Airbus carries out first pilotless take-off

Airbus carries out first pilotless take-off

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In total 8 take-offs were performed using image recognition technology installed on the aircraft

Airbus has secured its leading position in the aerospace sector with its recently completed pilotless flight. The fully automatic vision-based take-off was successfully carried out at its hub at Toulouse-Blagnac airport, France.

A total of eight take-offs were completed over a period of four and a half hours. During these trials, two pilots were on board prepared to take over the aircraft if needed.

“The aircraft performed as expected during these milestone tests. While completing alignment on the runway, waiting for clearance from air traffic control, we engaged the auto-pilot,” said Airbus Test Pilot Captain Yann Beaufils. 

“We moved the throttle levers to the take-off setting and we monitored the aircraft. It started to move and accelerate automatically maintaining the runway centreline, at the exact rotation speed as entered in the system. The nose of the aircraft began to lift up automatically to take the expected take-off pitch value and a few seconds later we were airborne.”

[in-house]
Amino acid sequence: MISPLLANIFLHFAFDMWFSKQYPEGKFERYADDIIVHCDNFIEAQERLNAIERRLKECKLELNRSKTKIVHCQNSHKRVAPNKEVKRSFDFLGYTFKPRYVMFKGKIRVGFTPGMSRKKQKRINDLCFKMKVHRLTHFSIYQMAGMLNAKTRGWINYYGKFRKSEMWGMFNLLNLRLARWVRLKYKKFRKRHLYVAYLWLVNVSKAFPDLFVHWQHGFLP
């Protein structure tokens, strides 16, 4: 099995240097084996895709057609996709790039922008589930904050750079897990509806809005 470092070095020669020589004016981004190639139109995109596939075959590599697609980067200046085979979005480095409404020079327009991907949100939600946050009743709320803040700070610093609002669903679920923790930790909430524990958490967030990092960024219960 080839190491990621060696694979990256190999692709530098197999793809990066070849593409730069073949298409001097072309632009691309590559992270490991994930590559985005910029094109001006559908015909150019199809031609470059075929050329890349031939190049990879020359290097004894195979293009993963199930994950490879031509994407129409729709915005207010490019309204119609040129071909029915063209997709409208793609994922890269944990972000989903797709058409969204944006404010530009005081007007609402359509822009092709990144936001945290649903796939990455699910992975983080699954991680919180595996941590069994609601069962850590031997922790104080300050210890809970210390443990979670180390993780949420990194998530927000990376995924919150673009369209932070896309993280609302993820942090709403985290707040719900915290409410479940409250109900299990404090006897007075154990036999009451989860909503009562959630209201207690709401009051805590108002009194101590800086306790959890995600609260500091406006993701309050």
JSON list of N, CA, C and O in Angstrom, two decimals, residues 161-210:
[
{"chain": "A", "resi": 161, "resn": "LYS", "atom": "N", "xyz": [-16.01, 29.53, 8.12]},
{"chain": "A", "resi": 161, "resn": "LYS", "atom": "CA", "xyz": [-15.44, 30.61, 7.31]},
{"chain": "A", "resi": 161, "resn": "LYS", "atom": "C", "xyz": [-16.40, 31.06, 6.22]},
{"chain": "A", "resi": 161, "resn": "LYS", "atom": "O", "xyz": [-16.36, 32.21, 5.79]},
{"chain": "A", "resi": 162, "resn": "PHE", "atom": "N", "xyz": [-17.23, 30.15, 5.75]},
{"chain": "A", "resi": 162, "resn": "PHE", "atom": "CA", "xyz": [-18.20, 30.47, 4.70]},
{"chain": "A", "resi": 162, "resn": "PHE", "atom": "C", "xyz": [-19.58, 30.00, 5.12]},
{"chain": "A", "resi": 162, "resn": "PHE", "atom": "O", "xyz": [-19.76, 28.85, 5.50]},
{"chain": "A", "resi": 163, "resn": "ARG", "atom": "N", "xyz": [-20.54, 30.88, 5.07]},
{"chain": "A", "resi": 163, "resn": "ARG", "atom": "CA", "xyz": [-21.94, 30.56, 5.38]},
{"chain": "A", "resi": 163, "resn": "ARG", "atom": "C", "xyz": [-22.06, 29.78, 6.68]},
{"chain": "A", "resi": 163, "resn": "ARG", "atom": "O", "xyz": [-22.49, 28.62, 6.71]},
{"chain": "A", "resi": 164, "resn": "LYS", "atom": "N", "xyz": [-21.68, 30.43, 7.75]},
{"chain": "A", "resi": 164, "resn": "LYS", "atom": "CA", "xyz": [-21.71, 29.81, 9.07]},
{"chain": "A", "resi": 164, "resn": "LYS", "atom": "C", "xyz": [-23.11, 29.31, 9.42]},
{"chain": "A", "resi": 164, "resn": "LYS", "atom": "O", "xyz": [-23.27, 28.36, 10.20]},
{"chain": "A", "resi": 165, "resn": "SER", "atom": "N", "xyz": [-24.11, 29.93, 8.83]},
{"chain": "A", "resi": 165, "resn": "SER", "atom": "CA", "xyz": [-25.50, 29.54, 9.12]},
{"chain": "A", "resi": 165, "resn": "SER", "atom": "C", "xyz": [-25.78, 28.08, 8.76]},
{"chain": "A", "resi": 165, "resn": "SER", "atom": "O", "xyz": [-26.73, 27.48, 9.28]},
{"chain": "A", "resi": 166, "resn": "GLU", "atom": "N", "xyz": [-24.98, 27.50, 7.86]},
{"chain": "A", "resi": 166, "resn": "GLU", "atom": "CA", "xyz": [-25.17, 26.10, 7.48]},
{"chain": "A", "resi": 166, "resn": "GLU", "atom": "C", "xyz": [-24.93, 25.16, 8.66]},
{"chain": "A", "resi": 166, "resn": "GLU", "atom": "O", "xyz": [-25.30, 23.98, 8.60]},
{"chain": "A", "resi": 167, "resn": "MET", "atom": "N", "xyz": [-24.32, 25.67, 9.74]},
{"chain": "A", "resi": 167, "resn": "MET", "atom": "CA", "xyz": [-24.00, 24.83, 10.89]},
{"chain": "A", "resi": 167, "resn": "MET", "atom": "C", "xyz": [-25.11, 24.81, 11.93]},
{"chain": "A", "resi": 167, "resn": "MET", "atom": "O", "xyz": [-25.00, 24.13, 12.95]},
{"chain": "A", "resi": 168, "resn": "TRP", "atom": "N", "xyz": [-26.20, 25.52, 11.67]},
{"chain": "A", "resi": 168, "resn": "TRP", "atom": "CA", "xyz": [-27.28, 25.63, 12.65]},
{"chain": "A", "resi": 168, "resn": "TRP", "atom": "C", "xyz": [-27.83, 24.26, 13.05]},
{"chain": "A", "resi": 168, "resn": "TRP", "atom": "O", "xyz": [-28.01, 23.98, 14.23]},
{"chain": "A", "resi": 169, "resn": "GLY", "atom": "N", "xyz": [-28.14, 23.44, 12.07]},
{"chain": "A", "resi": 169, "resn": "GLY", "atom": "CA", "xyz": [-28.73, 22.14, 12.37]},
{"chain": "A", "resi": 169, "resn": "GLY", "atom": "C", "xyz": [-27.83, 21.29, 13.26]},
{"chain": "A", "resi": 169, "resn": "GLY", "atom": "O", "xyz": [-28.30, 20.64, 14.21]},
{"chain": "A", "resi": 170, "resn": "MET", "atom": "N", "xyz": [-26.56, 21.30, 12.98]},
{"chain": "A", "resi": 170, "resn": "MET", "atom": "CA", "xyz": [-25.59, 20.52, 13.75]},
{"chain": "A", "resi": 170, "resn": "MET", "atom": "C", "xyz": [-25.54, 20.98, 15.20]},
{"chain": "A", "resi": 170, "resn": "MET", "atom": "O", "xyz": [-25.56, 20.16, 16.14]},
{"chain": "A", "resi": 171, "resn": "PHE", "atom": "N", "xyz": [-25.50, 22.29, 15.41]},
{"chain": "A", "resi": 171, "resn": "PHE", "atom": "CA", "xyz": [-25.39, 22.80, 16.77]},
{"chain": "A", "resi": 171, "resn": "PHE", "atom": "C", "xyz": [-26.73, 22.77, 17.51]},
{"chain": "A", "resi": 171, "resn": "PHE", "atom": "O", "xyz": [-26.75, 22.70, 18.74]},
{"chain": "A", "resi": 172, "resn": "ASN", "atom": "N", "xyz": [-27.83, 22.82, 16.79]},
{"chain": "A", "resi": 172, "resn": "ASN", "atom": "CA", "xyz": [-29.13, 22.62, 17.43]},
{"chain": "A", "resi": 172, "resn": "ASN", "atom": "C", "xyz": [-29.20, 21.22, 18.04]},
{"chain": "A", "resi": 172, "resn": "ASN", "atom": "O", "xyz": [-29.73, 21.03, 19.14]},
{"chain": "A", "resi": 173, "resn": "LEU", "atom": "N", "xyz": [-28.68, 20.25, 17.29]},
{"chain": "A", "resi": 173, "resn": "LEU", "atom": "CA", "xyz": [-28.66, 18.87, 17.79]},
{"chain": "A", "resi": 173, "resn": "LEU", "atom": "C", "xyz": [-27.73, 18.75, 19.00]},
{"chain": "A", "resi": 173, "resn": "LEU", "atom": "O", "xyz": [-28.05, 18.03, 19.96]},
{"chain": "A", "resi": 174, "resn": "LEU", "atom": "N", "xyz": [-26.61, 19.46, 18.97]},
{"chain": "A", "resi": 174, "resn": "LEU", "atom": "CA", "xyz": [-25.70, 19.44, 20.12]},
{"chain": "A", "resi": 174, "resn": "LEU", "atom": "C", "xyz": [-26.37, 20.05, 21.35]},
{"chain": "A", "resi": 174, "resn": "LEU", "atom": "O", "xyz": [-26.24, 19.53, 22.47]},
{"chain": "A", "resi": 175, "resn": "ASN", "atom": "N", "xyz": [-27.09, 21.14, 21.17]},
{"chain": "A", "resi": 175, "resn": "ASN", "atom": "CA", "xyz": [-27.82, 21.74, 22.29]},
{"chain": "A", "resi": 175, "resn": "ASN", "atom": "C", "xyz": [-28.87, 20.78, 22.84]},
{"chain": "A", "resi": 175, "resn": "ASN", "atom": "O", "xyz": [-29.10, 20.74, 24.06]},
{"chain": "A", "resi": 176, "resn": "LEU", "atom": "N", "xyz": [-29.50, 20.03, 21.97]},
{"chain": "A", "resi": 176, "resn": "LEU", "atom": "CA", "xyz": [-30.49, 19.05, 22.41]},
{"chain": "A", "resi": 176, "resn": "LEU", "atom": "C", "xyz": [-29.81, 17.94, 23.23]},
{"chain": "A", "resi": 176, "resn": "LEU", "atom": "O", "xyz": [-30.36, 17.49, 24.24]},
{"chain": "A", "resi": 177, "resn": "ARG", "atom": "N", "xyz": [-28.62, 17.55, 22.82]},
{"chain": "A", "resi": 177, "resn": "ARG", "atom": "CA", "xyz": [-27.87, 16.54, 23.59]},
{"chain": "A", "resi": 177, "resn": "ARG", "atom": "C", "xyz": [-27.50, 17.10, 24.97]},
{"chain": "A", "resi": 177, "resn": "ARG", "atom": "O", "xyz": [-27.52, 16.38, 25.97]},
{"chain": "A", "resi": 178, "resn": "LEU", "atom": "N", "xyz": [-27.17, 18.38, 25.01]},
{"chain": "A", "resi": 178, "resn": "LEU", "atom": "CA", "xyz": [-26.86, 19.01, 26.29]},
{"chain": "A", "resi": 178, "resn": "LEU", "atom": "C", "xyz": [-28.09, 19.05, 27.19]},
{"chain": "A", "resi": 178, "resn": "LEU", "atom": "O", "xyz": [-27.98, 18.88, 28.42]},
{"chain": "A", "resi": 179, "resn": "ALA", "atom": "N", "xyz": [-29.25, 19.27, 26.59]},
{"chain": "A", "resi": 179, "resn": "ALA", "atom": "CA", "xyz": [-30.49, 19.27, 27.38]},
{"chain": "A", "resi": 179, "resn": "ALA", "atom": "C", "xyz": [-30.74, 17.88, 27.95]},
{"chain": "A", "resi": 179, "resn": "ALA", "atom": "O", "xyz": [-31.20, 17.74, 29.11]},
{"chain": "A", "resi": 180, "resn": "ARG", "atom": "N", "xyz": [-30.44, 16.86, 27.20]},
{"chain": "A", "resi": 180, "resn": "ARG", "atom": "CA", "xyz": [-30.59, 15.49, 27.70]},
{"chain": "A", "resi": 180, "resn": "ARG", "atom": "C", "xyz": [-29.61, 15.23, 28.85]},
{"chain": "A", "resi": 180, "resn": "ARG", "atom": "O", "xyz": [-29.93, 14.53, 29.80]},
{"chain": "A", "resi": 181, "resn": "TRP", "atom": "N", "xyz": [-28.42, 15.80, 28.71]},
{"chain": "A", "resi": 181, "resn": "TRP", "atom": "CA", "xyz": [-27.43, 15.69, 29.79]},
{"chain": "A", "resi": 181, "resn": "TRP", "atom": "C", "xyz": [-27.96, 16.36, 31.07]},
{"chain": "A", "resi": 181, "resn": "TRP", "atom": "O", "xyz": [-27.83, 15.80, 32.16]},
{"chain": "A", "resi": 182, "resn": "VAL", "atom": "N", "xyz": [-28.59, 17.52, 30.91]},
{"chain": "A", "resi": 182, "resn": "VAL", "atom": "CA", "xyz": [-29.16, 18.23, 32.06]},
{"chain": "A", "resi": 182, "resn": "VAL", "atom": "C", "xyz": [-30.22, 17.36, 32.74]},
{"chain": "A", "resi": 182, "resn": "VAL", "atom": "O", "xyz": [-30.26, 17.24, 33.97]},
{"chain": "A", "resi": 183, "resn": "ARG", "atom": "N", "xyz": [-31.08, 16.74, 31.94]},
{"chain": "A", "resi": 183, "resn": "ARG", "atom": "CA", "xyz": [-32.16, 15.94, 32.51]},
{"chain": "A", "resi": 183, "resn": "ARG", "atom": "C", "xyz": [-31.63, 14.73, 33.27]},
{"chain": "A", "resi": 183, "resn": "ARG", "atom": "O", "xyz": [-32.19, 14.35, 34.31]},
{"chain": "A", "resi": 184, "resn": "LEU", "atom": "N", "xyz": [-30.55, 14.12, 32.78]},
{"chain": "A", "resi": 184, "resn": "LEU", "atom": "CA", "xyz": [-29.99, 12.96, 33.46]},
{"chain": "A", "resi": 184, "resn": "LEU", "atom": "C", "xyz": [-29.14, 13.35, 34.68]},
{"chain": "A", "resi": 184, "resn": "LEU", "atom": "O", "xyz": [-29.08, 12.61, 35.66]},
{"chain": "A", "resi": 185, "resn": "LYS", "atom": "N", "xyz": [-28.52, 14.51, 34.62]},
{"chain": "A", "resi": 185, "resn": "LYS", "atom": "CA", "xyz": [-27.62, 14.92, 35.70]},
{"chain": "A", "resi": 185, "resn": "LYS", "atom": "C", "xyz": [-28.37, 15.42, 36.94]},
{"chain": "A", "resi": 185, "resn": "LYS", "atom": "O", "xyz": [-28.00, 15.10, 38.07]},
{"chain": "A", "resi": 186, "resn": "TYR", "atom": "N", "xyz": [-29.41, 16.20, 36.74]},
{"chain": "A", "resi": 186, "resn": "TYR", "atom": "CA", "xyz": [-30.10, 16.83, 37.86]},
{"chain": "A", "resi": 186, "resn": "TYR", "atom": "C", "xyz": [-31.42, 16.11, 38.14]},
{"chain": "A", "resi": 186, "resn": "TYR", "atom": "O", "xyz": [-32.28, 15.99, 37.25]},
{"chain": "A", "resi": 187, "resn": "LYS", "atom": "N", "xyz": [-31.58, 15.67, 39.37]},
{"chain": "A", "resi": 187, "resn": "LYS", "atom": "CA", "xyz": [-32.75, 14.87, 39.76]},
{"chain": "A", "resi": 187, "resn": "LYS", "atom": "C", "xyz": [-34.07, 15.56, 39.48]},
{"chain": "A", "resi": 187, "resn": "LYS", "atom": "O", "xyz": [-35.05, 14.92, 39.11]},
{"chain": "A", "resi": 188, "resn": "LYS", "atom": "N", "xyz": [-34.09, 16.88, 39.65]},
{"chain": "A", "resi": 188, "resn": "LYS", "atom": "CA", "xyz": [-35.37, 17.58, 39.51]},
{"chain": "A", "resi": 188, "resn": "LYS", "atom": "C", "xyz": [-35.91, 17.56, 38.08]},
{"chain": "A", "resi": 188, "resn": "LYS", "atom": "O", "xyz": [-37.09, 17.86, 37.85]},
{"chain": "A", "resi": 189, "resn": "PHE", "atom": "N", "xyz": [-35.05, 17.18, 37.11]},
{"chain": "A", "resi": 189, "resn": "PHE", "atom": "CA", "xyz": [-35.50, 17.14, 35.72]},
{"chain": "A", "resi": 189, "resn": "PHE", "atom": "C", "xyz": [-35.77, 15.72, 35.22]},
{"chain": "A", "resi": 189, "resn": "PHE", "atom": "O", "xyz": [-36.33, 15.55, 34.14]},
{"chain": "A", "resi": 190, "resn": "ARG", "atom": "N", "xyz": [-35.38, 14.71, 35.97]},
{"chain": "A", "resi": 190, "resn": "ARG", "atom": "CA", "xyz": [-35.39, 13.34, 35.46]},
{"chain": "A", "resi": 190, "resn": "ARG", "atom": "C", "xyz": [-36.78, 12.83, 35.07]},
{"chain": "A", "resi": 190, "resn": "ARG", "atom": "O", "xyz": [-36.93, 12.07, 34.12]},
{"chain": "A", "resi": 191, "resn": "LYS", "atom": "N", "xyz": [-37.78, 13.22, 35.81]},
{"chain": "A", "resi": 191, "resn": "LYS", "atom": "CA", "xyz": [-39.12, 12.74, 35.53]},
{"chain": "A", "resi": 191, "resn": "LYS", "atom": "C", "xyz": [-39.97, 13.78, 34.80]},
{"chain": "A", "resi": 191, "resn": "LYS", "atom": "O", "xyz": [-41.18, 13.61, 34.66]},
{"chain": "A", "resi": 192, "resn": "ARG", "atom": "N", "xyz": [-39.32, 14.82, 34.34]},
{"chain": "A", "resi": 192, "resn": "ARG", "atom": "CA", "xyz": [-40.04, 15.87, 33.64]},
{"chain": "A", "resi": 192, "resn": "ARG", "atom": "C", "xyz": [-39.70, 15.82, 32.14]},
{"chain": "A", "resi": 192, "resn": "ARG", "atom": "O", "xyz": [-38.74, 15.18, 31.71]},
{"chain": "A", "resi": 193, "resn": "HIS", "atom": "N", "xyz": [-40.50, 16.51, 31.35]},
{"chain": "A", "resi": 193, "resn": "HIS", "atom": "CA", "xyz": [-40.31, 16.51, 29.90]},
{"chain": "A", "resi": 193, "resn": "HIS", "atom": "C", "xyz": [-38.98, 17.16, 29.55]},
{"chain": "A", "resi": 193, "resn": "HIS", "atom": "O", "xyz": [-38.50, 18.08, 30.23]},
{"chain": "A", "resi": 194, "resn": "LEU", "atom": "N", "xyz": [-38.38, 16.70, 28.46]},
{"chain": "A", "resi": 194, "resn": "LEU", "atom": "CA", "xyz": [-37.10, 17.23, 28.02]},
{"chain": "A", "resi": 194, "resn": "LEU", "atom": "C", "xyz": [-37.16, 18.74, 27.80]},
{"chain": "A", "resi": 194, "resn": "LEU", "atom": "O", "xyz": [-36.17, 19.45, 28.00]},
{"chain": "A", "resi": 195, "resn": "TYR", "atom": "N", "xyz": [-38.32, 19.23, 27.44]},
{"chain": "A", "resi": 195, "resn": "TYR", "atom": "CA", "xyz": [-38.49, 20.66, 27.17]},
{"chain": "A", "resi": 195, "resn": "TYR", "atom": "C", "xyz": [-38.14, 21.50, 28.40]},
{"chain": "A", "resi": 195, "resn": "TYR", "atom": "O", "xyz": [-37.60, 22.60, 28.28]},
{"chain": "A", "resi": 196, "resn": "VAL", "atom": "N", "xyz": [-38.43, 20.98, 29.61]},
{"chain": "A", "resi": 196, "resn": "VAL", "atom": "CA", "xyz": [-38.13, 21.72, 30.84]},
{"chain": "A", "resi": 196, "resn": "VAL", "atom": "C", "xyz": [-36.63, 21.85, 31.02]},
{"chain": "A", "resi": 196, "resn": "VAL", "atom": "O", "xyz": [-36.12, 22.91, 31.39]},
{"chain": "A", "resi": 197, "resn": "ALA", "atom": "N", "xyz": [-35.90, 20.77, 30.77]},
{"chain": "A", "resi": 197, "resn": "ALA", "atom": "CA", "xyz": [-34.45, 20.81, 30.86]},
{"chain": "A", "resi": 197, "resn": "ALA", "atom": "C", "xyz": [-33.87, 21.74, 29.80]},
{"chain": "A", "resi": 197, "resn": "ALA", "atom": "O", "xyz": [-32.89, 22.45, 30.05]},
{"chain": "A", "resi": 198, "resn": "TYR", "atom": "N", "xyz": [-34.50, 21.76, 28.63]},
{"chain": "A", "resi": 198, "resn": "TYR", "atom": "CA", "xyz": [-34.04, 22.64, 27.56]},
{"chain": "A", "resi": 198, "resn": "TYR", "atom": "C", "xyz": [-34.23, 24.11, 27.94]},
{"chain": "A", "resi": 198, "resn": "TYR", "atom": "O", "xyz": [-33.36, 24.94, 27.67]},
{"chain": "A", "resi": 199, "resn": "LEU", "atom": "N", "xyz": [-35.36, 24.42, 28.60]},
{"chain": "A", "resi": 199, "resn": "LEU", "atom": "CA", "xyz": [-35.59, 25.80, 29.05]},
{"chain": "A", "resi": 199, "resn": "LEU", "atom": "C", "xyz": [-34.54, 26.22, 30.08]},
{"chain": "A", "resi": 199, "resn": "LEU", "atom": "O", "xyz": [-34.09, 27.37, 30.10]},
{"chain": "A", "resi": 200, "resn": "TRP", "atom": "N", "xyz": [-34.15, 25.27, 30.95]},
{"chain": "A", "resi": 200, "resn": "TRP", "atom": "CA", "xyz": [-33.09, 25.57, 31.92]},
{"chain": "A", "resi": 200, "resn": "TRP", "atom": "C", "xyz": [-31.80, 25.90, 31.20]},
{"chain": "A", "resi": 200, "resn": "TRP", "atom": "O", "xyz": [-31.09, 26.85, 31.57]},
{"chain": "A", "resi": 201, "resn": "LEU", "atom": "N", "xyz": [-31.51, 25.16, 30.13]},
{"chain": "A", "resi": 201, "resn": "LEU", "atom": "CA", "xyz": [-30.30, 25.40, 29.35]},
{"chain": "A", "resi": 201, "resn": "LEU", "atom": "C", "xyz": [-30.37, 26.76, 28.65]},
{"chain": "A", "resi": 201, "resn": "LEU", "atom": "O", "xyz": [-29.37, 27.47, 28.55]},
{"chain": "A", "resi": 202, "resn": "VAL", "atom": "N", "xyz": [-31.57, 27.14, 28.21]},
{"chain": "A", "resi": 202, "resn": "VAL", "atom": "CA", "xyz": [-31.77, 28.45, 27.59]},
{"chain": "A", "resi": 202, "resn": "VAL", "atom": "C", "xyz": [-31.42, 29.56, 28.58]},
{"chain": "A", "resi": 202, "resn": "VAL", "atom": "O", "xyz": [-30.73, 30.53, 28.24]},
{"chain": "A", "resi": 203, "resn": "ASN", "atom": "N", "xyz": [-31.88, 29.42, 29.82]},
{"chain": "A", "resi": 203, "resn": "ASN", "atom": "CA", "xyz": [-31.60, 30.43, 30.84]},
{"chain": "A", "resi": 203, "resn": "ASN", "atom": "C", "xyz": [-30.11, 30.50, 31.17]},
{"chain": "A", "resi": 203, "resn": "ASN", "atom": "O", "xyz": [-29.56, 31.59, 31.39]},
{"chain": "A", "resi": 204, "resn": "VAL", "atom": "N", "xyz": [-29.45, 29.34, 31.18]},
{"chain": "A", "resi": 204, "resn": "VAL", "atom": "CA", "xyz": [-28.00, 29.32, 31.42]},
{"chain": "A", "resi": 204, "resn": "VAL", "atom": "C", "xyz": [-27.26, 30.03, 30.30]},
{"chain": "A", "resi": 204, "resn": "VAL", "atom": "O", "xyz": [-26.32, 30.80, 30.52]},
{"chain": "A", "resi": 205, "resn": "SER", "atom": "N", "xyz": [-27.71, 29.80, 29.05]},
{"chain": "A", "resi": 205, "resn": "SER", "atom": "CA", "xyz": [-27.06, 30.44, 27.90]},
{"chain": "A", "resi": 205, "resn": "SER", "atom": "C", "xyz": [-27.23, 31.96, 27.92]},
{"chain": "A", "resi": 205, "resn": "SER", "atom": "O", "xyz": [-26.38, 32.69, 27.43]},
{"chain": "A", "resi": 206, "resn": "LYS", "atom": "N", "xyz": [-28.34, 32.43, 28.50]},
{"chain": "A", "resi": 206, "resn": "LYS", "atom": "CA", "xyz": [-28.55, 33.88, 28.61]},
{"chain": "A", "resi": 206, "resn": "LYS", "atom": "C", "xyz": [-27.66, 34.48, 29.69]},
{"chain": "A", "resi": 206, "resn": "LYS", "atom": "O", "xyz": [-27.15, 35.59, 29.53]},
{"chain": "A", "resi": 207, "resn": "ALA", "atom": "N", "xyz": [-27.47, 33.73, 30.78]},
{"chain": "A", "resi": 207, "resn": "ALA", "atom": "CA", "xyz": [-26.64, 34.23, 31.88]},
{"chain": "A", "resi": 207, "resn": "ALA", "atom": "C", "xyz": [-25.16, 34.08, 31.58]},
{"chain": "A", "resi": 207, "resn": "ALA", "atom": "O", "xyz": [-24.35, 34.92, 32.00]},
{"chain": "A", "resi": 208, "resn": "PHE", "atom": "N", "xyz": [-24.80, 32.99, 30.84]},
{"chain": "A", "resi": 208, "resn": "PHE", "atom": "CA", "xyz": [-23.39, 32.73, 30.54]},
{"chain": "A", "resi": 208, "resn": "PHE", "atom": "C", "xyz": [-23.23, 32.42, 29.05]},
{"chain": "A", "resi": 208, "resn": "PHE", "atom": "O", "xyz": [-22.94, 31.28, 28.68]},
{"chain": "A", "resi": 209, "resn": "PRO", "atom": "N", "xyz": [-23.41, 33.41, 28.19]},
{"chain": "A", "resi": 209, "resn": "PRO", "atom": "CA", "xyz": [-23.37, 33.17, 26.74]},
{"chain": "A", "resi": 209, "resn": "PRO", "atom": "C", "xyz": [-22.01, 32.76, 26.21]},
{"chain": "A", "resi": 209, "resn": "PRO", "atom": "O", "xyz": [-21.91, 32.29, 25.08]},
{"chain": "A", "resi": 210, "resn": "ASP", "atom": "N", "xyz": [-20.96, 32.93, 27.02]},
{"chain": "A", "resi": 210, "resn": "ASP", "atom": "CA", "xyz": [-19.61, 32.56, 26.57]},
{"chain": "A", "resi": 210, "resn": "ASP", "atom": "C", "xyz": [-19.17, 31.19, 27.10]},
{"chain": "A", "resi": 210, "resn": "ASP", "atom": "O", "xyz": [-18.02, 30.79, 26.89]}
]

Rather than using the existing ground technology of Instrument Landing System (ILS), the take-off was performed with image recognition technology installed directly on the aircraft.

The manufacturer plans to trial pilotless taxi this year

The test flights are an important achievement in Airbus’ Autonomous Taxi, Take-Off & Landing (ATTOL) project. ATTOL was launched in 2018 in order to gain an understanding of the impact of autonomy on aircraft.

Next up on agenda is an automatic vision-based taxi together with landing sequences scheduled for mid-2020.

The planemaker’s mission is not to focus on autonomy itself as a target, rather it will “explore autonomous technologies alongside other innovations in areas such as materials, electrification, and connectivity,” as stated in a press release.

Alongside new technologies, Airbus aims to address industrial challenges, including the improvement of air traffic management, tackling pilot shortages, and enhancing future operations. The manufacturer is also working on improving aircraft safety.

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